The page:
If you're interested in works with more rigorous argument on dualism, I'd suggest Hasker's "Emergent Self". If you're interested in further reading on placebo effects written for a popular audience, I'd suggest O'Leary's "Spiritual Brain". (Not because it's good...I don't think it is...but it's at least more of an entrée on the subject as opposed to the linked-to article's appetizer, and it's an easy read).

Shackleman said...

Also, you state:

"Yes, he also argued that these are to be expected under dualism. But I don't see why they wouldn't also be expected under materialism. Since he says explicitly (i.e. "baldly asserts") that these phenomena would NOT be expected, I am wondering where he's getting that."


Do you really disagree? Given materialism, how would you suppose a placebo effect would even work in the first place? What mechanism would be employed that could cause a particular arrangement of neurons in the brain (beliefs) to make medically significant and empirically measurable physical changes in a different part of the body? I can't imagine any such physical mechanism that could do the job, but then, I'm not a doctor. Perhaps you are?

You say you can't think of a single materialist who would think placebo effects are problematic for their world-view. Name just one. I googled for "Materialists and Placebo Effects" and didn't come up with anything remotely useful to the inquiry. I am genuinely interested in reading what a materialist would have to say about it, so if you could recommend something I'd appreciate it.

Blue Devil Knight said...

JS Allen is right.

Under materialism, placebo effect is brain influencing brain. Since I think that mental events are neuronal events, then mental events influencing brain events becomes pretty trivial: we know the brain has all sorts of complex interactions with itself.

Shackleman said...

Under materialism, placebo effect is brain influencing brain

I'm not a doctor, but I know it's not that simple, BDK. Your bias is showing.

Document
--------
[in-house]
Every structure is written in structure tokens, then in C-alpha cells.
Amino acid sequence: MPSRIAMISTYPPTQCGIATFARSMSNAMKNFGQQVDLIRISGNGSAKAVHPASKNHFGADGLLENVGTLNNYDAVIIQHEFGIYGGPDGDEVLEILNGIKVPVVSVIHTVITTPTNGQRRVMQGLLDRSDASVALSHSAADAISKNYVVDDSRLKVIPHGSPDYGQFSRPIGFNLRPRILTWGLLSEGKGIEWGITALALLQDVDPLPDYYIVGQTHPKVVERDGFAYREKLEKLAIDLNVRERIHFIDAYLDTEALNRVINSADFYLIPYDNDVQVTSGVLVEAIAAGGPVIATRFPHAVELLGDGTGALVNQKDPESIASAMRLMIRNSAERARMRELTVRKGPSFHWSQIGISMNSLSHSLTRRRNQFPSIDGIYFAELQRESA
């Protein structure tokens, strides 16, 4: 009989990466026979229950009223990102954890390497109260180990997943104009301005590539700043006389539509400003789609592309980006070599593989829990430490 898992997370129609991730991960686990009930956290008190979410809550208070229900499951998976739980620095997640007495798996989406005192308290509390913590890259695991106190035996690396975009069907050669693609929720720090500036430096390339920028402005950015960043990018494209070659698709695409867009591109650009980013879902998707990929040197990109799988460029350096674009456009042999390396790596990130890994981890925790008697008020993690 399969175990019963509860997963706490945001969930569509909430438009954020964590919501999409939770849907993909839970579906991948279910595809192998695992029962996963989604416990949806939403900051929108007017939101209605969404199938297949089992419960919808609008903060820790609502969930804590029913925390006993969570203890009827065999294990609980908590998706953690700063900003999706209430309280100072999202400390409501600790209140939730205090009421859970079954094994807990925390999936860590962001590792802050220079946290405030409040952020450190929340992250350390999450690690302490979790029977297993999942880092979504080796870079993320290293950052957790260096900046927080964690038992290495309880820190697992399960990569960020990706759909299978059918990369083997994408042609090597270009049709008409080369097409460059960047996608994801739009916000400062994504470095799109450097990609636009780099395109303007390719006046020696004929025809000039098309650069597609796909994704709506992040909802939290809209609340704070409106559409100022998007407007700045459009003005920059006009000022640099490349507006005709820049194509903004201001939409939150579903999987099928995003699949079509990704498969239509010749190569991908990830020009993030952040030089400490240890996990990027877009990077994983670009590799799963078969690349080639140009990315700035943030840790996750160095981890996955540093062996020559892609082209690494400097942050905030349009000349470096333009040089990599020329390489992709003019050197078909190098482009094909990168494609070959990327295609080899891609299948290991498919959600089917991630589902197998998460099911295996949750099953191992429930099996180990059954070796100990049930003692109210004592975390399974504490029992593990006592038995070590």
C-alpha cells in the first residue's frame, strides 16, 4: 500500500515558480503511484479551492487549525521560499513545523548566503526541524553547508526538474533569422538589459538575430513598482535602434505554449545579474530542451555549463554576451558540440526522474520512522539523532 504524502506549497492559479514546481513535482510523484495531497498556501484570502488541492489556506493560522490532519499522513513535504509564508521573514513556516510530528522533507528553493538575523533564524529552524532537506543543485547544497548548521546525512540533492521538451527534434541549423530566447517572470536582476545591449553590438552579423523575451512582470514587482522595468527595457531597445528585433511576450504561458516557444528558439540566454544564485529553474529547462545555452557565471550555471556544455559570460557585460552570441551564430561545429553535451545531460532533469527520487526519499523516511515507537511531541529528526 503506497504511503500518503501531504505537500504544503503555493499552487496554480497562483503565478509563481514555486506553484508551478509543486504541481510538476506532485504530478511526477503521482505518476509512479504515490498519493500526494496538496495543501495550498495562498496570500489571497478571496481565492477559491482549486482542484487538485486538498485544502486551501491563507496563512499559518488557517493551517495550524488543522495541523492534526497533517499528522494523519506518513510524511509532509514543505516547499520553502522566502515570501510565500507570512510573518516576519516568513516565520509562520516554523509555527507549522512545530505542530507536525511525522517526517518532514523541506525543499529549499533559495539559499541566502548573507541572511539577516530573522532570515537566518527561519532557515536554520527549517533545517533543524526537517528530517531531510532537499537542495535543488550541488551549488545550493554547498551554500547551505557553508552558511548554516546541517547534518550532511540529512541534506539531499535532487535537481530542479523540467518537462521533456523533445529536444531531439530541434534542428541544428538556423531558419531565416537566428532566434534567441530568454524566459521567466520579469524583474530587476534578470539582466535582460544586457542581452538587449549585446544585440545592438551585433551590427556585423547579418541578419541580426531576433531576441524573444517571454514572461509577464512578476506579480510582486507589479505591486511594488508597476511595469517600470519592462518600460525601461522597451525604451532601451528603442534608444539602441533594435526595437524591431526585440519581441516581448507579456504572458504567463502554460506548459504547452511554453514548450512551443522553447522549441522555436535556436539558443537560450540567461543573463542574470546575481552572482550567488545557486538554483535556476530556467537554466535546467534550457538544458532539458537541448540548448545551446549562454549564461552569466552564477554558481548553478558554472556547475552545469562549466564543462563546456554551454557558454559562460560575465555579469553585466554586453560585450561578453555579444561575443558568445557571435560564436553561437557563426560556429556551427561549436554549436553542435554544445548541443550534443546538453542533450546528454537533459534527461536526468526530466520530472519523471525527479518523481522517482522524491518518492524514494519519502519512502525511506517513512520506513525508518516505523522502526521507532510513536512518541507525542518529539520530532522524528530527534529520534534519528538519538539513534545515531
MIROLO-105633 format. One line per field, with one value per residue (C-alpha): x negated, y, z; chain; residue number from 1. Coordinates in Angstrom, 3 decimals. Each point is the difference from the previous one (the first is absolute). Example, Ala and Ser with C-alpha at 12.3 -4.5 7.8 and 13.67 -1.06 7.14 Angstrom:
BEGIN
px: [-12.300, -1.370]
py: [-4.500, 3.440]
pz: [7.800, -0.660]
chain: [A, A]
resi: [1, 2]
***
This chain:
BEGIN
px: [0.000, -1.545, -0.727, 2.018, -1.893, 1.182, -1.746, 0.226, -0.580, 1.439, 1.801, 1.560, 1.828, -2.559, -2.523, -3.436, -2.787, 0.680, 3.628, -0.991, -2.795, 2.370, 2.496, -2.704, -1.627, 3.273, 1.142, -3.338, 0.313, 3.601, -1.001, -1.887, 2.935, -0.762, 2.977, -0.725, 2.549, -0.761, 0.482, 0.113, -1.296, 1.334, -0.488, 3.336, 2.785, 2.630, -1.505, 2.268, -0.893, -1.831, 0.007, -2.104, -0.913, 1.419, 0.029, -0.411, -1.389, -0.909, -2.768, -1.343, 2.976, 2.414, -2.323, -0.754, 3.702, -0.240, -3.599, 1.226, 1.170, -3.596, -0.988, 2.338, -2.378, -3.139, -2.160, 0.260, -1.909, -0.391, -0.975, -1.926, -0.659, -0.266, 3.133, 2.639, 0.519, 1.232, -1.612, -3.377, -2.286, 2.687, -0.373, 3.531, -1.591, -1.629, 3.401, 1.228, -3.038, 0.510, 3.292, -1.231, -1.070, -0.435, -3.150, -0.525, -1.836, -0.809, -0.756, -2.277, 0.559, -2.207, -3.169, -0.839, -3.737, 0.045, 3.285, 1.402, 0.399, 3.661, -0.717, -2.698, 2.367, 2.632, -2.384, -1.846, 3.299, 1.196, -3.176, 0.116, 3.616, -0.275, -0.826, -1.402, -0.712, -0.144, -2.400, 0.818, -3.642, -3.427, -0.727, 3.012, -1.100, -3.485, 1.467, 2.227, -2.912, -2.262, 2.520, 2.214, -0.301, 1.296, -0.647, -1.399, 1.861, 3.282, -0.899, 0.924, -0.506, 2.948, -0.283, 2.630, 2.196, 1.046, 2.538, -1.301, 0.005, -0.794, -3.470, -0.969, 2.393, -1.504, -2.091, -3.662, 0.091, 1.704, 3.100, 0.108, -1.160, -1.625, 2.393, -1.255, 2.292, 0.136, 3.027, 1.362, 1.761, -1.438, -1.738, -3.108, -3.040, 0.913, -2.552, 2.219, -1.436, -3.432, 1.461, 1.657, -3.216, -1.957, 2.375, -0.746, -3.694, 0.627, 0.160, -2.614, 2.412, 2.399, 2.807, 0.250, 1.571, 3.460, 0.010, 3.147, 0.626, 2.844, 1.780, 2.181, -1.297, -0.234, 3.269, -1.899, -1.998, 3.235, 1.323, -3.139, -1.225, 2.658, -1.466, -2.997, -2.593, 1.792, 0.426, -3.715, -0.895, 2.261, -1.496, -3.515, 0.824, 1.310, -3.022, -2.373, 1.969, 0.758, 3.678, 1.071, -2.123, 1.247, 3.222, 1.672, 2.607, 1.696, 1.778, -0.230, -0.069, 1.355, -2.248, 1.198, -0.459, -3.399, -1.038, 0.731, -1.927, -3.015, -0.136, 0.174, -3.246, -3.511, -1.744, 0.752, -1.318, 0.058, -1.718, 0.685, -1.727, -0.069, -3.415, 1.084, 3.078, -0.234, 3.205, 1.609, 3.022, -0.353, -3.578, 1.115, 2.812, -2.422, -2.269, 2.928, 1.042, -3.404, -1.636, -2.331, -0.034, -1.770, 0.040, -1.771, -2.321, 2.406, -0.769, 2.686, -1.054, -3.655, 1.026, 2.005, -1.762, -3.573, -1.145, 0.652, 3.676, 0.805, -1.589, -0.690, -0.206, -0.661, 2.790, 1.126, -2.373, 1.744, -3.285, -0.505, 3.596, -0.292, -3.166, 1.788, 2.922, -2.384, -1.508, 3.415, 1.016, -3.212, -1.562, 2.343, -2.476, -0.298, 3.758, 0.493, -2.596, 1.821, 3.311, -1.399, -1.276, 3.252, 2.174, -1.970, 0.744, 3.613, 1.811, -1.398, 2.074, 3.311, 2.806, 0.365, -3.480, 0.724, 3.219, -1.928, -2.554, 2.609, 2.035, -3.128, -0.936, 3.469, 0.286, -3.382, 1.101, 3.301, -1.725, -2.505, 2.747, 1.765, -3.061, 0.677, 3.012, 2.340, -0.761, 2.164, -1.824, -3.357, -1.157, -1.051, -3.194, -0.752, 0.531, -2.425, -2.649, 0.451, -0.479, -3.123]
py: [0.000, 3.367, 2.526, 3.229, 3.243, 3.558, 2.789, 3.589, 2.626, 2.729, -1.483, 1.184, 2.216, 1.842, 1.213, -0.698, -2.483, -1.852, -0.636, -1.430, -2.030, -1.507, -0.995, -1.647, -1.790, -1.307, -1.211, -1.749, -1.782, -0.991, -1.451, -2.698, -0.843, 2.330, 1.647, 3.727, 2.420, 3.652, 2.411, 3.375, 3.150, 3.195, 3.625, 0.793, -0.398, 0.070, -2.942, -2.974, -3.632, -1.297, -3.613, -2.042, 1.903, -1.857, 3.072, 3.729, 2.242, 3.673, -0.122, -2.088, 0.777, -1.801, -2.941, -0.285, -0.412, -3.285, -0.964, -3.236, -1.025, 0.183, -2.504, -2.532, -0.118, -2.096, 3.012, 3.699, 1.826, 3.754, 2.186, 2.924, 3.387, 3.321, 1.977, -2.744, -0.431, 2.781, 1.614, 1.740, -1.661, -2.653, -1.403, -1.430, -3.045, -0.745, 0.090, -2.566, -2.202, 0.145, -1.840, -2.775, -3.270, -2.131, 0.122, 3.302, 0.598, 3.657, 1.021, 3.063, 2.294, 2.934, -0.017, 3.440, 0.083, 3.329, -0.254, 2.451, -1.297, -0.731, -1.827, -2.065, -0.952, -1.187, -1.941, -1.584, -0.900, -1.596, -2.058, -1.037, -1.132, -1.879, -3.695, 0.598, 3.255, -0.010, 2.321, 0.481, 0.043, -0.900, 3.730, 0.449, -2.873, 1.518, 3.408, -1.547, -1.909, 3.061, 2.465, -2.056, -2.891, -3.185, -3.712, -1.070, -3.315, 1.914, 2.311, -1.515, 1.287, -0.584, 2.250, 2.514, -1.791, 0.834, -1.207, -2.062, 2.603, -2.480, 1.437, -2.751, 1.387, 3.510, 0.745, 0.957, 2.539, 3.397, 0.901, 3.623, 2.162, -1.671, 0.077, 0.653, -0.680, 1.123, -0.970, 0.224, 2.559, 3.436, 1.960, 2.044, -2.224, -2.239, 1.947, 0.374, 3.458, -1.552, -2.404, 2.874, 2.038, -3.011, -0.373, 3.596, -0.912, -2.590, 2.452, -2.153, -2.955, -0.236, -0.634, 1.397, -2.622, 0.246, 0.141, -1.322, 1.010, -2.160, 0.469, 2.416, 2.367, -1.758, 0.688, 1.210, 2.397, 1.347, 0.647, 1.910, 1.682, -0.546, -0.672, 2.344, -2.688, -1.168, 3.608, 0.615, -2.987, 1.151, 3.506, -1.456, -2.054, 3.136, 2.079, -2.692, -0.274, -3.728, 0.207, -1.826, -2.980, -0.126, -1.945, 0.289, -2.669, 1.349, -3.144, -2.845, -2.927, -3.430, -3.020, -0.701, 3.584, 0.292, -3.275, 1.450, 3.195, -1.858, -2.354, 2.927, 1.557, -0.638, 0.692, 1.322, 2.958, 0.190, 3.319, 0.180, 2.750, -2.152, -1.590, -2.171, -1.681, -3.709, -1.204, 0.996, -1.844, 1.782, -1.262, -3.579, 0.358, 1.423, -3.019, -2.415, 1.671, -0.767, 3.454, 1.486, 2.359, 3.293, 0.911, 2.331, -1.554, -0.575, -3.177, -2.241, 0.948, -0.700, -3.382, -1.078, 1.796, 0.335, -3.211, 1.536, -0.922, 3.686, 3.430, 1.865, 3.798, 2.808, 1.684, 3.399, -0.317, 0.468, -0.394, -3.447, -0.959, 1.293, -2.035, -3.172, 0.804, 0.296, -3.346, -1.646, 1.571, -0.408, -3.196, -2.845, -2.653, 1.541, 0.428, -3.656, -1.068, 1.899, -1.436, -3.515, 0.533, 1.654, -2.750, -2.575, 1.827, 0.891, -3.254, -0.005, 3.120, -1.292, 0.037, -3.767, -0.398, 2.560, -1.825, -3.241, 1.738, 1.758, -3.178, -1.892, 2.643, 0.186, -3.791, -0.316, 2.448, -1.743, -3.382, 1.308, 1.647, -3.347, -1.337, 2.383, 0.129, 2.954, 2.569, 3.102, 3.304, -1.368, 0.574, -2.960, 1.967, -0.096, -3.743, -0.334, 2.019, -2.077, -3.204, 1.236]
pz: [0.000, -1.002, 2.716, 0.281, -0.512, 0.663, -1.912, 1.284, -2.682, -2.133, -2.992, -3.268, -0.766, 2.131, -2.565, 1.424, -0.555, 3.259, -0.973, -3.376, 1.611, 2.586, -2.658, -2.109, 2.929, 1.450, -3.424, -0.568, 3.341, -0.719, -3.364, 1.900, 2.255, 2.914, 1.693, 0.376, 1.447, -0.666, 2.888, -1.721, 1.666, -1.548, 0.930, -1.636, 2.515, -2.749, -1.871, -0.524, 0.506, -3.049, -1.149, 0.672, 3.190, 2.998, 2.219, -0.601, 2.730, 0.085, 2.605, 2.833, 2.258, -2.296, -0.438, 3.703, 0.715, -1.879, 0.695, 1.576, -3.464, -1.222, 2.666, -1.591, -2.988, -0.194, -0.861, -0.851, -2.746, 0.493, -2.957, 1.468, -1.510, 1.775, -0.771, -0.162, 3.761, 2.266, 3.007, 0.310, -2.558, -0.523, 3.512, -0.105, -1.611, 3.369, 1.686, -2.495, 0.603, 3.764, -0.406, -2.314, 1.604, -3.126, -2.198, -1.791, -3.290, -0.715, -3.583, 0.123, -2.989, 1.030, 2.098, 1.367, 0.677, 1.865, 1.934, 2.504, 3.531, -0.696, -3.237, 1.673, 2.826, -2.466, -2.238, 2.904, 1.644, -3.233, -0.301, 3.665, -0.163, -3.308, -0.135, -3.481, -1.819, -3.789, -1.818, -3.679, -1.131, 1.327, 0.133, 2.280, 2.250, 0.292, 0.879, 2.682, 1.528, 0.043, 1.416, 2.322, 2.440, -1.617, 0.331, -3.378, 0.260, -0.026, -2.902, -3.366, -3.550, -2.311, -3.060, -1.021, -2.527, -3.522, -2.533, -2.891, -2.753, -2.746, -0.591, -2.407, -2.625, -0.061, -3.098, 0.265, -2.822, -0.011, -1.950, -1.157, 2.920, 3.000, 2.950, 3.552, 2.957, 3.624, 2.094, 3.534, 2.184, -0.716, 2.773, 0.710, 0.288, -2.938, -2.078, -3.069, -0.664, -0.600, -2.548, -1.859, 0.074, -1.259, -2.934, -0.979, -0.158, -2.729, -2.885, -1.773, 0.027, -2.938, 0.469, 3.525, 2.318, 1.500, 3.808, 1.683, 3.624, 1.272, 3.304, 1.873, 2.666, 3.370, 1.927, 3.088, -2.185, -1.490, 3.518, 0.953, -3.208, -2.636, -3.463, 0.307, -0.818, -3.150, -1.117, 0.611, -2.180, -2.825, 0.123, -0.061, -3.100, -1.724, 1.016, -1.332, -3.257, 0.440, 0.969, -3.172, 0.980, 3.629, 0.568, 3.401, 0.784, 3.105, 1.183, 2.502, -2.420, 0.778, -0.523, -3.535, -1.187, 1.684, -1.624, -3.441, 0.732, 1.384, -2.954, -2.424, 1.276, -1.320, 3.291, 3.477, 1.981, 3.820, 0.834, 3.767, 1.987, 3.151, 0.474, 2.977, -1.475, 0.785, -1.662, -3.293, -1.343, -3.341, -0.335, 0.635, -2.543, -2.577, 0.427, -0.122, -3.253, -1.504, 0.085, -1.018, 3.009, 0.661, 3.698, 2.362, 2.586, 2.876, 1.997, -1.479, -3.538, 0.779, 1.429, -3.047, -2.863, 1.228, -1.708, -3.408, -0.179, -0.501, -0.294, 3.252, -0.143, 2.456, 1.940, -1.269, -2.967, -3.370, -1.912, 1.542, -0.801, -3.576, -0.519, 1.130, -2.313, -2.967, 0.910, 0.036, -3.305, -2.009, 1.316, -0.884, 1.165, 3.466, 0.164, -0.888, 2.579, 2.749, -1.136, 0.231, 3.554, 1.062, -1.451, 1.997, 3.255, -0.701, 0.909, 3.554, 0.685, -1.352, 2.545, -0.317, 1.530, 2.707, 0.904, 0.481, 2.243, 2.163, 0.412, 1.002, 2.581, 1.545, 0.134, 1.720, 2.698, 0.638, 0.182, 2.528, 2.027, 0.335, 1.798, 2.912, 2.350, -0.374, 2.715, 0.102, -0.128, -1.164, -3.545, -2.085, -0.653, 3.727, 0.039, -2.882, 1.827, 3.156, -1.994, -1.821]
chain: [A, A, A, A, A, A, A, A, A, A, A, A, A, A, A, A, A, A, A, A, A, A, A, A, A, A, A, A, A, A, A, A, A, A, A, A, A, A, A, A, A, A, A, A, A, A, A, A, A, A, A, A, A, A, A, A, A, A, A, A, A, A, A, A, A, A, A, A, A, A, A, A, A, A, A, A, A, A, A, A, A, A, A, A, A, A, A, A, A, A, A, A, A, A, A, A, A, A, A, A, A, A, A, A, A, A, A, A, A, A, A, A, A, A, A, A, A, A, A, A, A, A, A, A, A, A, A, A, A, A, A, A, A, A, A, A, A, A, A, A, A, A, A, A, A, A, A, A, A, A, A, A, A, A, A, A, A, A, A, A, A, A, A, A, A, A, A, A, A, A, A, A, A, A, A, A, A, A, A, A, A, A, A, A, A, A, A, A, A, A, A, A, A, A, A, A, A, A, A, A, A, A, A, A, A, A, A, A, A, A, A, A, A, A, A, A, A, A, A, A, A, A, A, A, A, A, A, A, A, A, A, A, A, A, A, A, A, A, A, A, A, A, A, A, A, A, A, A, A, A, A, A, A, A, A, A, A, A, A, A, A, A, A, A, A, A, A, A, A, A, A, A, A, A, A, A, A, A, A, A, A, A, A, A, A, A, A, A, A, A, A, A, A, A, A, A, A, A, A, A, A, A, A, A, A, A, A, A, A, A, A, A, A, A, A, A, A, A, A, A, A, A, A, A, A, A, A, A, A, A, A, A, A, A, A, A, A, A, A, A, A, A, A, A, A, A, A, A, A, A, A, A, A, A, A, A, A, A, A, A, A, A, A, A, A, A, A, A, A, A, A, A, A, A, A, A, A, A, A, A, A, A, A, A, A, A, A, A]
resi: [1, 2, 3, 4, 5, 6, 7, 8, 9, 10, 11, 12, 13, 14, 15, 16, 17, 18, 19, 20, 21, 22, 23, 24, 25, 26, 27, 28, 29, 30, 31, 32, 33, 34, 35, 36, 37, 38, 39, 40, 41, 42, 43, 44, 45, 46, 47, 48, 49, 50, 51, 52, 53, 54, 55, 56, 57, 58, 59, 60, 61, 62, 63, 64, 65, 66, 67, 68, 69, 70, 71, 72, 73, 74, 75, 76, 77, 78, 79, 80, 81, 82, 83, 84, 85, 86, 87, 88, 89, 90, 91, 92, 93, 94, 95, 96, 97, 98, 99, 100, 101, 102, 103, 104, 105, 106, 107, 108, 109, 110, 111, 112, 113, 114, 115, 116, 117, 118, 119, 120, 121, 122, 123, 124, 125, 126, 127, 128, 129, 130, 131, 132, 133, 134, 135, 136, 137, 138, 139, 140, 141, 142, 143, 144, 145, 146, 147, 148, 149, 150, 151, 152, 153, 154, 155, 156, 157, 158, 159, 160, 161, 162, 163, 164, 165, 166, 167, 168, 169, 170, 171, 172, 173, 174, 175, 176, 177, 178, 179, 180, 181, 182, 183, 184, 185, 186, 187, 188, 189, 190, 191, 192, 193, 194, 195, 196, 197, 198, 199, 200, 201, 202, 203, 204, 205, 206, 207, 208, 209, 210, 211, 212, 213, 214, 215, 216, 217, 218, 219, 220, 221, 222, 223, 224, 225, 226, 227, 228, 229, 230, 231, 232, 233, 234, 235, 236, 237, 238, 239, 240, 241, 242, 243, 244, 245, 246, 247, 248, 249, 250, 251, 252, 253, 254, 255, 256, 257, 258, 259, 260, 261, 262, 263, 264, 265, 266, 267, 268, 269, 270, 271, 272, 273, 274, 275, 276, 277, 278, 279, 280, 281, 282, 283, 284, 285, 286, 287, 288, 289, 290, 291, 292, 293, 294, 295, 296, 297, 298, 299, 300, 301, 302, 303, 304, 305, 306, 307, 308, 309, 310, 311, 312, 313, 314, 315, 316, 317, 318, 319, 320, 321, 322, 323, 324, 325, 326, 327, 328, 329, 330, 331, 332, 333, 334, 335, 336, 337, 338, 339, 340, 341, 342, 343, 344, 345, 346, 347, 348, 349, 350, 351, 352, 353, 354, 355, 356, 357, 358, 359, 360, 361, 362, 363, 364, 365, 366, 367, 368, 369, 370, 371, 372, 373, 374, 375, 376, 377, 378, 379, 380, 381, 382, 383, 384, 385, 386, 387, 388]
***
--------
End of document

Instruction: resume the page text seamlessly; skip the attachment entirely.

"Thus, in PD patients a clinical placebo response can be
associated with release of endogenous dopamine in the striatum
(de la Fuente-Fernandez et al., 2001) or reduced activity in
single neurons of the STN (Benedetti et al., 2004). As forMDD,
placebo can produce metabolic changes in cortical and
paralimbic brain regions that are relatively similar to those
of fluoxetine (Mayberg et al., 2002). Furthermore, placebo
manipulations can reduce neural activity in pain-responsive
regions such as the rACC, anterior insula, and thalamus (Wager
et al., 2004), and activate the endogenous opioid system in the
DLPFC, pregenual rostral ACC, anterior insular cortex, and
nucleus accumbens (Zubieta et al., 2005). Interestingly, in one
of the experiments conducted by Wager et al. (2004), placeboinduced BOLD signal increases in DLPFC were correlated with
placebo-induced BOLD signal reductions during pain in the
thalamus, insula, and rACC. In addition, in the Zubieta et al.
(2005), endogenous opioid activity in the DLPFC was
significantly correlated with the magnitude of analgesia
expected by the volunteers before placebo administration.
Taken together, the results of the neuroimaging studies of
placebo effect demonstrate that beliefs and expectations can
markedly modulate neurophysiological and neurochemical
activity in brain regions involved in perception, movement,
pain, and various aspects of emotion processing"


(http://www.mapageweb.umontreal.ca/beauregm/Beauregard2007_Progress.pdf)

JS Allen said...

Since his whole paper is premised on the claim that these phenomena cause epistemological anxiety for materialists, one would like to see evidence for that claim. Citing these as positive evidence for dualism doesn't work unless he is also arguing (as he *does* argue) that these phenomena are less likely to be observed under materialism.

When I was an atheist, I was proficient in hypnosis and had some familiarity with cognitive behavior therapy, so I was pretty familiar with the sorts of examples he gave. It never occurred to me that these things might be unexplainable under materialism, nor do they seem unexplainable now. Furthermore, most people doing work in hypnosis and CBT are atheists.

When I was an atheist, I thought it was Christians who were most threatened by the scientific evidence in this area.

Take, for example, the sorts of psychosomatic cures that Milton Erickson was able to effect -- by telling a story, he could heal physical infirmities. How does a Christian explain that? Witchcraft? Demons?